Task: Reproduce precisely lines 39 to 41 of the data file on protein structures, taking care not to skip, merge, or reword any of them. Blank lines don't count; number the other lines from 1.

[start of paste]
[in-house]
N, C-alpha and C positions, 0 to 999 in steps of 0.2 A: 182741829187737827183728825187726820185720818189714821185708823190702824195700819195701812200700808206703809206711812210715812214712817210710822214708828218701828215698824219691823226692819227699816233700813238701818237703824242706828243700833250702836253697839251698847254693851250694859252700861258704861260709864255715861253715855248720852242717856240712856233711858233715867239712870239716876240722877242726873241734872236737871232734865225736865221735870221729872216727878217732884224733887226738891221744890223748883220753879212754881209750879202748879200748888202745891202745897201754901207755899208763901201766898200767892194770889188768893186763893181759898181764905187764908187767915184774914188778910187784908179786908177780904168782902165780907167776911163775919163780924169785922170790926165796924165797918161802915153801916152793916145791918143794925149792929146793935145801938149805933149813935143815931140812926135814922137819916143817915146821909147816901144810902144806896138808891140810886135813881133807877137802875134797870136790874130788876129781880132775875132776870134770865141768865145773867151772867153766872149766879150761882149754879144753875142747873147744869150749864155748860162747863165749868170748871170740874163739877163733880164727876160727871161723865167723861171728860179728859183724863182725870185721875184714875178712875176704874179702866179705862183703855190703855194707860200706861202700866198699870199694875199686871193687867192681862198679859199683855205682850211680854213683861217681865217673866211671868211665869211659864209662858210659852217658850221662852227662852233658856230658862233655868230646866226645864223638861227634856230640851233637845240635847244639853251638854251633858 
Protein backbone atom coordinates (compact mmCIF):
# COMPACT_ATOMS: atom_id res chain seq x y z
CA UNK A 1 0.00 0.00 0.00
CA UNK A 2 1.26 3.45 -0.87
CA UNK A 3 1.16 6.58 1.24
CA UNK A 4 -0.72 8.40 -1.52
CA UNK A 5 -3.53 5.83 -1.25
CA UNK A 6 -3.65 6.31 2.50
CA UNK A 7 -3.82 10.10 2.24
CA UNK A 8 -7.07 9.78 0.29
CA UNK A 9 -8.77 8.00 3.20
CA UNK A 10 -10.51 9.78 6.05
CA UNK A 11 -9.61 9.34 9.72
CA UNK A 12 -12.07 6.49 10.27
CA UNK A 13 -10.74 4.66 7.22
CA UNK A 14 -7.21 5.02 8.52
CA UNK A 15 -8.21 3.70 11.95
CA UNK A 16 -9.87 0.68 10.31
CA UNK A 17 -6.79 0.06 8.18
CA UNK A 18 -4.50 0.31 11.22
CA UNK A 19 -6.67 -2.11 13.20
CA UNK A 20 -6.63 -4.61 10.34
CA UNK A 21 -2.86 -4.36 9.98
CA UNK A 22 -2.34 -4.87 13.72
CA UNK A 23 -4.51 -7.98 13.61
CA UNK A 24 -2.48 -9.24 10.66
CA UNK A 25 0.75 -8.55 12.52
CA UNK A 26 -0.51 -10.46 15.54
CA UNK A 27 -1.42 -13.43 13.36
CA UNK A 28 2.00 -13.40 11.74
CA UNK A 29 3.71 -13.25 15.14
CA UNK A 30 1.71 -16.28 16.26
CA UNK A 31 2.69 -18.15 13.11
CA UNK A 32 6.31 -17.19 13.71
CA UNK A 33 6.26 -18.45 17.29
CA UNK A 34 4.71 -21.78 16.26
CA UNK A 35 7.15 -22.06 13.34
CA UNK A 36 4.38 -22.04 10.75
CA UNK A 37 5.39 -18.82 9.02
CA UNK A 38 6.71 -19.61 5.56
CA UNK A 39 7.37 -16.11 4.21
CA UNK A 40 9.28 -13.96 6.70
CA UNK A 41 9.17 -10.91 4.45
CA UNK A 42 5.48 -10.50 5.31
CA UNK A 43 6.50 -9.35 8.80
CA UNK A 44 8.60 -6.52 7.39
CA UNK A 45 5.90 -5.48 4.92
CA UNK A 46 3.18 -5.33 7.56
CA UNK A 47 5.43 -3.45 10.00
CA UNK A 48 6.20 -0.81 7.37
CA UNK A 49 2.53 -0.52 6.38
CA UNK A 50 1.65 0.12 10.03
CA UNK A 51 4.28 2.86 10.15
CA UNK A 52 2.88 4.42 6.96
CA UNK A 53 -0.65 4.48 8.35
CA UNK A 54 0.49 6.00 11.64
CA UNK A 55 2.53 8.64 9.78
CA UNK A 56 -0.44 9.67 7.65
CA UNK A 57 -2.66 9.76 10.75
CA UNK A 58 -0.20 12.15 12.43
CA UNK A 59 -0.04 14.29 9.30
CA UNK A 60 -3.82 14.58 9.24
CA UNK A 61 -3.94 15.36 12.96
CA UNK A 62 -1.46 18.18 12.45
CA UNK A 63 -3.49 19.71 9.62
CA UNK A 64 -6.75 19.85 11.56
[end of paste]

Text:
CA UNK A 35 7.15 -22.06 13.34
CA UNK A 36 4.38 -22.04 10.75
CA UNK A 37 5.39 -18.82 9.02